Dr Mwai Makoka, World Council of Churches (WCC) programme executive for Health and Healing, answers often-asked questions about vaccines. He provides some history of vaccines, reflections on the role of faith-based groups, and why children and others are so vulnerable if they don’t receive vaccines.
Why is vaccination important?
Dr Makoka: Vaccination is the only way of preventing certain incurable diseases, like polio and rabies, and controlling highly contagious diseases, like measles. Vaccinations prevent up to three million deaths every year. Thanks to vaccinations, smallpox was eradicated in 1979, and polio will also be eradicated soon. In addition to personal immunity, a vaccinated person becomes a “brother’s keeper” by breaking the chain of transmission, thereby protecting others from infection. The practice of immunization is not mentioned in the Bible. However, the Bible speaks of ancient means of controlling the spread of diseases, like isolating infected people or prohibiting the eating of sick or dead animals. These methods were inadequate to contain diseases that were fatal or very contagious.
What can churches do to promote people’s health through vaccines?
Dr Makoka: Churches can help address the following prevailing challenges of the global immunization programme:
Churches can help people to access accurate information about vaccines, and combat misinformation and myths that may cause people to avoid vaccines to the detriment of their health and the health of their children.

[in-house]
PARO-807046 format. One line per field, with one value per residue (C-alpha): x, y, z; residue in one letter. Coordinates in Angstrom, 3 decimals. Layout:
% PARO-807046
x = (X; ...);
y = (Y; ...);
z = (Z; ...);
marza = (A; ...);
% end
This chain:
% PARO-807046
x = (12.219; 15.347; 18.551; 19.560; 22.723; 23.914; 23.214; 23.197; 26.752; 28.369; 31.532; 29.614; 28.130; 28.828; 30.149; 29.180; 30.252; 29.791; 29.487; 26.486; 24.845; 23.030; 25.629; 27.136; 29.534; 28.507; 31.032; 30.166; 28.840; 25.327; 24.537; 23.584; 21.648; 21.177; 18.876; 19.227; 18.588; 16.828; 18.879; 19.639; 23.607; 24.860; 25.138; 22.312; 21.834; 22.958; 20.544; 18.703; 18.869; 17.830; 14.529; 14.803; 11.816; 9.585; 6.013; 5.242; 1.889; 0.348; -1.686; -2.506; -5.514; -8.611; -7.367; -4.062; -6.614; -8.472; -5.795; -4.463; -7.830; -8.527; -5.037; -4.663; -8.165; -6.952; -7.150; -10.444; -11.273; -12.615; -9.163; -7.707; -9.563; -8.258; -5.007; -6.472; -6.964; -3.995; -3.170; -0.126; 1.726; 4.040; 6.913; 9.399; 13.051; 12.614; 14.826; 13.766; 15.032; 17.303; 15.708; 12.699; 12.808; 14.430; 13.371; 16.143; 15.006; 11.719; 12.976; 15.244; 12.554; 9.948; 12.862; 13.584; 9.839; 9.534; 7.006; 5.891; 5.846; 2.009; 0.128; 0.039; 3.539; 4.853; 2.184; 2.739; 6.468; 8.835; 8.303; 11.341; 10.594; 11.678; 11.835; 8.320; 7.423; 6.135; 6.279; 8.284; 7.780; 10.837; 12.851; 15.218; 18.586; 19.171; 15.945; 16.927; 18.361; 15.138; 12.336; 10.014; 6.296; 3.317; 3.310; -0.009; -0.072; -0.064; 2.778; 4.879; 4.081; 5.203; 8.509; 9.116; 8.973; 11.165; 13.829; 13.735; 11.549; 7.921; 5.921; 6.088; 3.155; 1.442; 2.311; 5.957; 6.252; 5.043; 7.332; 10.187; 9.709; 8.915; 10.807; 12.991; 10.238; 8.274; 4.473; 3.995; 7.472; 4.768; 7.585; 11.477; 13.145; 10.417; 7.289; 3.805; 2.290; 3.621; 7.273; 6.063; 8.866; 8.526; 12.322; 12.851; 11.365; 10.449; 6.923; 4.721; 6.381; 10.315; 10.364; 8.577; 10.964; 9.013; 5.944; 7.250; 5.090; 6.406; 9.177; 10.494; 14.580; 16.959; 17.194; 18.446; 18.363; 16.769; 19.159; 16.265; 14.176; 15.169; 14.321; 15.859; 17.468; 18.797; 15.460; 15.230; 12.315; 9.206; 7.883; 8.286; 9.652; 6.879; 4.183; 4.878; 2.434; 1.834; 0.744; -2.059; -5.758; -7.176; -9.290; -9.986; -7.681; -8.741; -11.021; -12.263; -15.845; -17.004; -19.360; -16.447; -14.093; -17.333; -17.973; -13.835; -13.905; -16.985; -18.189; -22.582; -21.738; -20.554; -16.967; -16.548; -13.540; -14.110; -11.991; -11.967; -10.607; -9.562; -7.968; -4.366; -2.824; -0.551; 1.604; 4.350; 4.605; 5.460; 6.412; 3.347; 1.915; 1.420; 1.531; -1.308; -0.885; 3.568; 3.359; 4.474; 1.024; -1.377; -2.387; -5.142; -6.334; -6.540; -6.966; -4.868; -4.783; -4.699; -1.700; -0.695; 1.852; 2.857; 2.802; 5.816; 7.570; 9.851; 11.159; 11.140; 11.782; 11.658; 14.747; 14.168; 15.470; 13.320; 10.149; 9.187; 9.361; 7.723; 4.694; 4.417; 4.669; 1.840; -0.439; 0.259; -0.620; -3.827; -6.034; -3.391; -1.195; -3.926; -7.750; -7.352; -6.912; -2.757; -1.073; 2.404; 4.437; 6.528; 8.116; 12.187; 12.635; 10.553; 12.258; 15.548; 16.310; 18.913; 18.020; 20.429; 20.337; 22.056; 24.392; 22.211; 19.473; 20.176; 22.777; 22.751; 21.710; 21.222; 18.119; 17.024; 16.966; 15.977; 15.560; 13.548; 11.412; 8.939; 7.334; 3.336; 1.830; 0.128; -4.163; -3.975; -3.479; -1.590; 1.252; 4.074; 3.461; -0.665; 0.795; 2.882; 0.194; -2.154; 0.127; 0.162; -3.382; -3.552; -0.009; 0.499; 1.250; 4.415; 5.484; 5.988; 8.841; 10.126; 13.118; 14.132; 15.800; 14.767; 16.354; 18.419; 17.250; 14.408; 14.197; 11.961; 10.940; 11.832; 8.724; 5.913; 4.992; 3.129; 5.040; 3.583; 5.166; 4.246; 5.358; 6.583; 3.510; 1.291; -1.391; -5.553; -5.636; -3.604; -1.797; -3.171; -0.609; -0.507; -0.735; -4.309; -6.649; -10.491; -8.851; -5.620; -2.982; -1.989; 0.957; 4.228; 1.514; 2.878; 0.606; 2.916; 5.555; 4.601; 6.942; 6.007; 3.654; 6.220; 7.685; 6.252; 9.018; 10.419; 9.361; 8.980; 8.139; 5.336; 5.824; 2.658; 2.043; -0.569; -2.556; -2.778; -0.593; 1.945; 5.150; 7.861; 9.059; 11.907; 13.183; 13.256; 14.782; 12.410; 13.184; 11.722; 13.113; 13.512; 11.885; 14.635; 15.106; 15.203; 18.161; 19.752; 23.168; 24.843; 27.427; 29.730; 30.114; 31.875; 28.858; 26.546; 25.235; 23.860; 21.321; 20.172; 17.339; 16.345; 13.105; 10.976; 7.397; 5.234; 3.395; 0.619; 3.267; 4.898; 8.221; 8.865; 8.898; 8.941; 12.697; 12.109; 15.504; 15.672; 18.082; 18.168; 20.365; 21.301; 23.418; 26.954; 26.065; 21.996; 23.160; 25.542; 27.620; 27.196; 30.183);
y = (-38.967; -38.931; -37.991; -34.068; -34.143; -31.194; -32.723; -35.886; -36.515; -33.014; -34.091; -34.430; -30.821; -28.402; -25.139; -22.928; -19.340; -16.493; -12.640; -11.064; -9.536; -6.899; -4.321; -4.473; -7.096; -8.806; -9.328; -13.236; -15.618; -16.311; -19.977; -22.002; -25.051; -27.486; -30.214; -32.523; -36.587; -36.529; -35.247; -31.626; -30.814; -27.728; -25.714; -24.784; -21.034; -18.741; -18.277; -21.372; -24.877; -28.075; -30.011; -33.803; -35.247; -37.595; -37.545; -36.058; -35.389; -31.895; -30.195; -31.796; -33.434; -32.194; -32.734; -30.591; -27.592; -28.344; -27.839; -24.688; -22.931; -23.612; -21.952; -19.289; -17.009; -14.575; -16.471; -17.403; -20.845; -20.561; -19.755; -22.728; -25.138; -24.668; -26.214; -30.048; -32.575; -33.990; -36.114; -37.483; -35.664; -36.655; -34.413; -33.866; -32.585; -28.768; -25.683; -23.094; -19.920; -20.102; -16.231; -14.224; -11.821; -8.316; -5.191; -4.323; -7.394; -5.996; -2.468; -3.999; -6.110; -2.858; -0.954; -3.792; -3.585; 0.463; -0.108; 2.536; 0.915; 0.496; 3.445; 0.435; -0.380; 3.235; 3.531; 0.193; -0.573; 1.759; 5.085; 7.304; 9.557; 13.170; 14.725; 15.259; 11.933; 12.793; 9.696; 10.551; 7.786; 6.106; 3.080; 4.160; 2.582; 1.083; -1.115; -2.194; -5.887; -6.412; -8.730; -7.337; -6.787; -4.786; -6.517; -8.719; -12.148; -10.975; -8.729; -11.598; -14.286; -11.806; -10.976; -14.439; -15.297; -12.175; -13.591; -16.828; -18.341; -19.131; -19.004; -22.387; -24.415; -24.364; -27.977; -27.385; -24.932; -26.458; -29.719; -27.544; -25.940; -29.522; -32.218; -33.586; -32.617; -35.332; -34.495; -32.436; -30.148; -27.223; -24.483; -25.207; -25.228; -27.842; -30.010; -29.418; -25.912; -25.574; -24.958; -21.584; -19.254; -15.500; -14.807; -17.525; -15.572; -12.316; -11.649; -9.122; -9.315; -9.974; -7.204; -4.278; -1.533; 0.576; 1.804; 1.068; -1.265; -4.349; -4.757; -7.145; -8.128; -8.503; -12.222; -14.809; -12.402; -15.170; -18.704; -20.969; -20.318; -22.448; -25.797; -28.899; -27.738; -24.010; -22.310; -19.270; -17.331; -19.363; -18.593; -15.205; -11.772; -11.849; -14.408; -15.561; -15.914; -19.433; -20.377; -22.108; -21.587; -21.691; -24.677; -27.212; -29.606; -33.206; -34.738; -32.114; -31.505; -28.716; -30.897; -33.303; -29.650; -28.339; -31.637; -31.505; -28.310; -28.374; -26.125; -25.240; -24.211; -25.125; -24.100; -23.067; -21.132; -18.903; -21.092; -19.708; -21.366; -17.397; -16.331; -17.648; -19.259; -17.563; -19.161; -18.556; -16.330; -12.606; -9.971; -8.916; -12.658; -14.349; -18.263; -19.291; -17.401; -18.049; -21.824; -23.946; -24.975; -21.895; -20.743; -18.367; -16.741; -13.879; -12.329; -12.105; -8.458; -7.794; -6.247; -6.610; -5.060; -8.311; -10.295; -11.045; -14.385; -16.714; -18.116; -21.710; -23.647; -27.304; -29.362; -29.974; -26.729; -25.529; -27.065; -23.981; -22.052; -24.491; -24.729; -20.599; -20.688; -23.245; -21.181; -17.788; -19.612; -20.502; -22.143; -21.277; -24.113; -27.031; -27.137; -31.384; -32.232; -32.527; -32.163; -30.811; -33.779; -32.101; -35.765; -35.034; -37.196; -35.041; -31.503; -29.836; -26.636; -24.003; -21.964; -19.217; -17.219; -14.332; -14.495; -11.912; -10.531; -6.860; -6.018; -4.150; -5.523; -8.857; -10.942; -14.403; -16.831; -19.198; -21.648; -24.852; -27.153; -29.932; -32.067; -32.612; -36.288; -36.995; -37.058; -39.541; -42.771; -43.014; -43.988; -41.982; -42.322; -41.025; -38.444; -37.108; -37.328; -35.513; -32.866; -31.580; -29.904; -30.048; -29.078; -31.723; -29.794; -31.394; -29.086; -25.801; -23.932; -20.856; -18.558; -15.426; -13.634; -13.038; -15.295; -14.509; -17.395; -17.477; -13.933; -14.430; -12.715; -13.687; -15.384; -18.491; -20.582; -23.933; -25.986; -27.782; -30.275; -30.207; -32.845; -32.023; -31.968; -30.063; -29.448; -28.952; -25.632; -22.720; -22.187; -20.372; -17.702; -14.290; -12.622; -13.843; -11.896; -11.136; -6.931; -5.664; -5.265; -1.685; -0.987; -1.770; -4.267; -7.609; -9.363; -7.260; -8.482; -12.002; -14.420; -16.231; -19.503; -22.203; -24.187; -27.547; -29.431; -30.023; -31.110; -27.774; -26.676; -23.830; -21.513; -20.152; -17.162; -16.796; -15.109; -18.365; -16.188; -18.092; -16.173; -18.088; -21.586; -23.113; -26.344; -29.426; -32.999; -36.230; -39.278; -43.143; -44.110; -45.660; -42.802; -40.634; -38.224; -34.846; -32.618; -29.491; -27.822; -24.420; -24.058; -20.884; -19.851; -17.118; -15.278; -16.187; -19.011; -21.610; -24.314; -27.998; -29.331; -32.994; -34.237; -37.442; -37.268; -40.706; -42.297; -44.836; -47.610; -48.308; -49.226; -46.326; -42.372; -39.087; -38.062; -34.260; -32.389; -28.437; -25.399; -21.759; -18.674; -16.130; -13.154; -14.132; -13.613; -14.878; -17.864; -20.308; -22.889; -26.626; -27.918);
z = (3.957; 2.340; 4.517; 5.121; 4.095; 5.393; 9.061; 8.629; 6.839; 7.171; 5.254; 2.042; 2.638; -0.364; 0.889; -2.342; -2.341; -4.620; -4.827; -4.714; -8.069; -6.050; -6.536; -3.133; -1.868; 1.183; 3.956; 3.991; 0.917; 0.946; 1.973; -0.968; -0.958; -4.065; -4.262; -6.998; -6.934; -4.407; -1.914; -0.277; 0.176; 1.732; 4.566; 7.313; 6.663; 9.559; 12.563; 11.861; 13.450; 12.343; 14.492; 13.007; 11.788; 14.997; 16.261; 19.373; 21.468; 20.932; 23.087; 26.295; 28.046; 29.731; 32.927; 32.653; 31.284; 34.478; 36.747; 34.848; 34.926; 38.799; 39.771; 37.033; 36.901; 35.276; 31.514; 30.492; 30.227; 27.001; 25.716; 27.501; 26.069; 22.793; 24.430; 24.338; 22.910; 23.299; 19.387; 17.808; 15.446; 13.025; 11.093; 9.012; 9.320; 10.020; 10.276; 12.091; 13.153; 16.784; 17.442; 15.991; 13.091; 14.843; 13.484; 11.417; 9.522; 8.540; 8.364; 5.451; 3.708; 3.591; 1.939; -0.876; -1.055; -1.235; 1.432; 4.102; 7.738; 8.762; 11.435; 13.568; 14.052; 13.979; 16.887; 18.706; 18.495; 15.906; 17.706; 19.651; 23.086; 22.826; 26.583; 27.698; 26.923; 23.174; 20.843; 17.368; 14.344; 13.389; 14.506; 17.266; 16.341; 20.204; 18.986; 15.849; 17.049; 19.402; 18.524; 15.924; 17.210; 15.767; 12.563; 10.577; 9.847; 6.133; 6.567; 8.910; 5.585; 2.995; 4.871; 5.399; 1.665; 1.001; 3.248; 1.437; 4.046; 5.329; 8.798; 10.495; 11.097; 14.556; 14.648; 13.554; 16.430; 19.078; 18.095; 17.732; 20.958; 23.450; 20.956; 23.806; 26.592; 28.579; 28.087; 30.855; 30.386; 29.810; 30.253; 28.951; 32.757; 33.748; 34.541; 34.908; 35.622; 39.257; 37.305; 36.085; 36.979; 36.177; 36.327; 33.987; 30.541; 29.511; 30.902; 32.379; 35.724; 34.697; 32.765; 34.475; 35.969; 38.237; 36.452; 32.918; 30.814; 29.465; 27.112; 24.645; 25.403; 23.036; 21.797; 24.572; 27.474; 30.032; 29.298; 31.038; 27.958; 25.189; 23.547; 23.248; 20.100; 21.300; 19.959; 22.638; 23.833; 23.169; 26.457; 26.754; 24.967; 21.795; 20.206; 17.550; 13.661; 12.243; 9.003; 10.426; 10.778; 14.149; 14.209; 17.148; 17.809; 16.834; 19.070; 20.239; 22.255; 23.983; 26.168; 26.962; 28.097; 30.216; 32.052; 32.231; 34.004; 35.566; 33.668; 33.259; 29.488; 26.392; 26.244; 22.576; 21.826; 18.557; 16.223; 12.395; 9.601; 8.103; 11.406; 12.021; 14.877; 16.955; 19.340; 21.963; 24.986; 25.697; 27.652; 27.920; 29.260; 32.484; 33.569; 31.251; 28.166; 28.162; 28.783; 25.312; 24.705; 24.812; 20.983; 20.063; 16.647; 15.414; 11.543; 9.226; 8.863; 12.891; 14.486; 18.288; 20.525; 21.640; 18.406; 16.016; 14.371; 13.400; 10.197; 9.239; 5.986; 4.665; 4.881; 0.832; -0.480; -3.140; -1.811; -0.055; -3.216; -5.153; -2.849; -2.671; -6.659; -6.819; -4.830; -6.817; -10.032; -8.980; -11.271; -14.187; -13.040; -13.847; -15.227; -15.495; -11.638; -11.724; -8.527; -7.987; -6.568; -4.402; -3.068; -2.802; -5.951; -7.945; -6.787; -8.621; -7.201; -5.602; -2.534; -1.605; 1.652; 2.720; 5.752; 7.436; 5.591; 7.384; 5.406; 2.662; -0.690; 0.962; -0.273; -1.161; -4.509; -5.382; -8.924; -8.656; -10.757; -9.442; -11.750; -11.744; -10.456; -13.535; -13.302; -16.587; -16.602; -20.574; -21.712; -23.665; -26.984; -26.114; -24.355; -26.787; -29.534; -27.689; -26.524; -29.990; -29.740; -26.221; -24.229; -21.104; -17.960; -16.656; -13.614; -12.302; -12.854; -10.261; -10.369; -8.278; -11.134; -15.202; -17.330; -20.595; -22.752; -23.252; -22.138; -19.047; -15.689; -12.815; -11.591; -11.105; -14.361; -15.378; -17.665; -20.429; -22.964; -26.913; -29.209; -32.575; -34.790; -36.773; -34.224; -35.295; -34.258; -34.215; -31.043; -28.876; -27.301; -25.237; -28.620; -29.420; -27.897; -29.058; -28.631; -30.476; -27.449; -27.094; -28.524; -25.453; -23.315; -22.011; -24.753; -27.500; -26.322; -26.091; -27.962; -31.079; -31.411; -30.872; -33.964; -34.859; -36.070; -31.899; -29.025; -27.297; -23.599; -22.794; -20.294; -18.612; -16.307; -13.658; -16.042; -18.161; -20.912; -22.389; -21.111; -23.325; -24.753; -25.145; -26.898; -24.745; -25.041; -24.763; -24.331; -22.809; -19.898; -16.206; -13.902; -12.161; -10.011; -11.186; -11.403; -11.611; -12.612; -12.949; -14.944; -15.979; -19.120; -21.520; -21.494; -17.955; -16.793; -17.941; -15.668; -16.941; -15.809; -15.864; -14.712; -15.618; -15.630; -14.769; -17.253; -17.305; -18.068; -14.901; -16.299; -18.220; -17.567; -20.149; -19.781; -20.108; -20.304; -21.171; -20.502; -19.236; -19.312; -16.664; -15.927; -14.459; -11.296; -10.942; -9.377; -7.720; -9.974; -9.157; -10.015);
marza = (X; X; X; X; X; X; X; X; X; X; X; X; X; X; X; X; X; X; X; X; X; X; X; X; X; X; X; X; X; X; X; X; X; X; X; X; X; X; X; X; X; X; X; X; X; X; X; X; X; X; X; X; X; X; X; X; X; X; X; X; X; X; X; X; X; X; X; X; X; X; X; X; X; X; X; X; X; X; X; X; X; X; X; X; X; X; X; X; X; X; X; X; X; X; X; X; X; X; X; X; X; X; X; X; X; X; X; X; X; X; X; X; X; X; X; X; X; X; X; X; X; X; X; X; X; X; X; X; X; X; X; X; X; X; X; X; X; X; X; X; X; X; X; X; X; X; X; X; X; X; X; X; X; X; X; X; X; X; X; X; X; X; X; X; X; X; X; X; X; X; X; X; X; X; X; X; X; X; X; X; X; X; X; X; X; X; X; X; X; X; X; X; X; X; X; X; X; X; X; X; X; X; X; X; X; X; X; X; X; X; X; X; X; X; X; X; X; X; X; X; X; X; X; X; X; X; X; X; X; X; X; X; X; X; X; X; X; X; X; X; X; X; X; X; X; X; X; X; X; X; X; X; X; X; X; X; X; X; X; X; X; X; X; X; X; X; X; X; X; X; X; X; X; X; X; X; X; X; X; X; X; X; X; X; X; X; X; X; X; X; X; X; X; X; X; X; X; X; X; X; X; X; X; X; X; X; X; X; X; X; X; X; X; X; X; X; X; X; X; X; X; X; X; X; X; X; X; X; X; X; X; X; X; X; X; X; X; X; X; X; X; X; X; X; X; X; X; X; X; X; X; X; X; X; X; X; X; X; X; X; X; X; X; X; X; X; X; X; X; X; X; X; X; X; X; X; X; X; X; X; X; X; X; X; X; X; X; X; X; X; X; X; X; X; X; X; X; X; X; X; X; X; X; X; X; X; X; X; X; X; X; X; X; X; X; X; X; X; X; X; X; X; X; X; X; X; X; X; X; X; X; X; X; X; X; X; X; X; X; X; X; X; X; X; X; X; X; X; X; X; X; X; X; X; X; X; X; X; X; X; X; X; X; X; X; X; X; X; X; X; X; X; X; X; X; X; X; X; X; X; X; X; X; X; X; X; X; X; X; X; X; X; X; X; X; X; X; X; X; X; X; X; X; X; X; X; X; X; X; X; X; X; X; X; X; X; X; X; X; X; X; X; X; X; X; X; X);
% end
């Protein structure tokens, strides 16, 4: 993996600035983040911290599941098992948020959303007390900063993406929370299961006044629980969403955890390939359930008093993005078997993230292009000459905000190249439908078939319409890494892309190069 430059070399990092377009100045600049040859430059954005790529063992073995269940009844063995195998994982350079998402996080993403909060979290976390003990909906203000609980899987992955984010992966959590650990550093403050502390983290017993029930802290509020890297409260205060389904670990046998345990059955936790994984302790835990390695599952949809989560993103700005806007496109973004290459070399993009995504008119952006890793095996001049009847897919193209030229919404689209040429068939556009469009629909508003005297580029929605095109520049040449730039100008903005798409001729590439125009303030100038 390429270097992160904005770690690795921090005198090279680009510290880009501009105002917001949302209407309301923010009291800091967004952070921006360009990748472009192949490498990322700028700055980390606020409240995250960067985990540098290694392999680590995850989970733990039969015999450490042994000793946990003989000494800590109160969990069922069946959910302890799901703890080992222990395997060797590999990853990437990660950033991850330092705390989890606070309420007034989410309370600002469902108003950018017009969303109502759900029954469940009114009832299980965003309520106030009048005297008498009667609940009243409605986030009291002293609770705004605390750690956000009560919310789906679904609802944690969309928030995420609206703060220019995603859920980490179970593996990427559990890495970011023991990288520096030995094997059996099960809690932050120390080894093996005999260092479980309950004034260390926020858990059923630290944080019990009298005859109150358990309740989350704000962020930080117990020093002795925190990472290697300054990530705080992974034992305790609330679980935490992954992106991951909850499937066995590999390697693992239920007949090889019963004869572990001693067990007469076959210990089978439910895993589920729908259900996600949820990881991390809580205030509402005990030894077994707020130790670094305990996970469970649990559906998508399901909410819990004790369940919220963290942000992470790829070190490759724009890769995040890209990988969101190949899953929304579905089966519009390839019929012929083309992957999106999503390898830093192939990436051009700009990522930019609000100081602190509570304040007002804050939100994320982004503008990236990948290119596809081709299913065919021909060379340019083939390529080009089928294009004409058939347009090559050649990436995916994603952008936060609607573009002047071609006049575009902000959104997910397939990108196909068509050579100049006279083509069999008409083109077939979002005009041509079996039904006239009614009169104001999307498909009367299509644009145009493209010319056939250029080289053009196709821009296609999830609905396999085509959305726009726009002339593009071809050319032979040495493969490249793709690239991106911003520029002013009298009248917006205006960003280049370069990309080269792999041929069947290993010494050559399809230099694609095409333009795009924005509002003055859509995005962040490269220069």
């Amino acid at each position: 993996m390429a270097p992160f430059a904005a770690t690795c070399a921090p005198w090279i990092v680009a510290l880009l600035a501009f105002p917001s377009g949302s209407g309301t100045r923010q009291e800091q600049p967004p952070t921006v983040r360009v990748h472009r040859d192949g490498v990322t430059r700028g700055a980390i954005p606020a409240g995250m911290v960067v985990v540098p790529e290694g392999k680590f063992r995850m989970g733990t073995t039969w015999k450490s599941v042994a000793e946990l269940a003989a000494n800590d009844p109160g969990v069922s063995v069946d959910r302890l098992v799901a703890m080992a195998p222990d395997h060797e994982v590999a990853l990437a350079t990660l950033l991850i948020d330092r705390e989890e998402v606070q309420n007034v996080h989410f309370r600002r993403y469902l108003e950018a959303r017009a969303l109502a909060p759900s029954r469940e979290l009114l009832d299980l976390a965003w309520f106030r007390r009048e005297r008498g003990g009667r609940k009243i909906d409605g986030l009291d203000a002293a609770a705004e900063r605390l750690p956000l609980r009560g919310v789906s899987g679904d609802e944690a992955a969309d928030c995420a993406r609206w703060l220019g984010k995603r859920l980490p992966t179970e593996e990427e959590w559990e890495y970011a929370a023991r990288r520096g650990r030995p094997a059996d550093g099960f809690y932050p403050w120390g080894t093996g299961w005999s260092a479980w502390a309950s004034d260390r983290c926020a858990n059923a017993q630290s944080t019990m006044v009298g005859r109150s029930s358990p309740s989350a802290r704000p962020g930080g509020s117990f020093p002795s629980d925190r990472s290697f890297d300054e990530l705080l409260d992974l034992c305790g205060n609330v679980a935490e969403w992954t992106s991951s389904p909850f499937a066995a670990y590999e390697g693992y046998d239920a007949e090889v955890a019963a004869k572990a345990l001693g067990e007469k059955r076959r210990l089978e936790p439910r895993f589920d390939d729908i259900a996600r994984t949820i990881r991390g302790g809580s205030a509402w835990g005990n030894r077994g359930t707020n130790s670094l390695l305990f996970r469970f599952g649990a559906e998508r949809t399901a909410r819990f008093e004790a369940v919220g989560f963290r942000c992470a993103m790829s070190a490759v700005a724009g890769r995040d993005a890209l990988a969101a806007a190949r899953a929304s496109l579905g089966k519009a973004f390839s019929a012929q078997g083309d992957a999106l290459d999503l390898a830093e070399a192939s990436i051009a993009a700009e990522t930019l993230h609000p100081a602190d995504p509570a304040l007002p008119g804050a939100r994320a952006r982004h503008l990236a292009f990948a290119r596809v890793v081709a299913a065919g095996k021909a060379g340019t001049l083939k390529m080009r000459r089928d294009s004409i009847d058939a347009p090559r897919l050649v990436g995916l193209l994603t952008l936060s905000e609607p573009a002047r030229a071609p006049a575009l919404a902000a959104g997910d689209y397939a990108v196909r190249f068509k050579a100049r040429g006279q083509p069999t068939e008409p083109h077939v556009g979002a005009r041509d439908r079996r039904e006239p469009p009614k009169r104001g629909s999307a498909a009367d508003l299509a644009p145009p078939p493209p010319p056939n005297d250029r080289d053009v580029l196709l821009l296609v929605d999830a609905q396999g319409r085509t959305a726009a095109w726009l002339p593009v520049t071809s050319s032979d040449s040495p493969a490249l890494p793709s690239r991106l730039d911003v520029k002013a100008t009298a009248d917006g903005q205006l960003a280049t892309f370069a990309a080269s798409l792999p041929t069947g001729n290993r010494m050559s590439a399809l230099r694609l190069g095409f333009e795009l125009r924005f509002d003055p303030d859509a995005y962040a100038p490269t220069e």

About 20 million infants are still not fully vaccinated annually. The church can use church structures to support, conduct, and encourage vaccinations.
There is resurgence of measles in countries where it was previously controlled (Europe and America) due to reduced vaccination coverage. The church can address vaccine hesitancy, promote life-affirming theology, and advocate for quality control testing to ensure the credibility of vaccination.
Inadequate domestic funding for vaccination. Churches can advocate for and support efforts to mobilize financial and logistical support for national immunization programmes.
Health services are disrupted by conflict and wars. Churches can pray for and support peaceful means of conflict resolution.
What is immunization?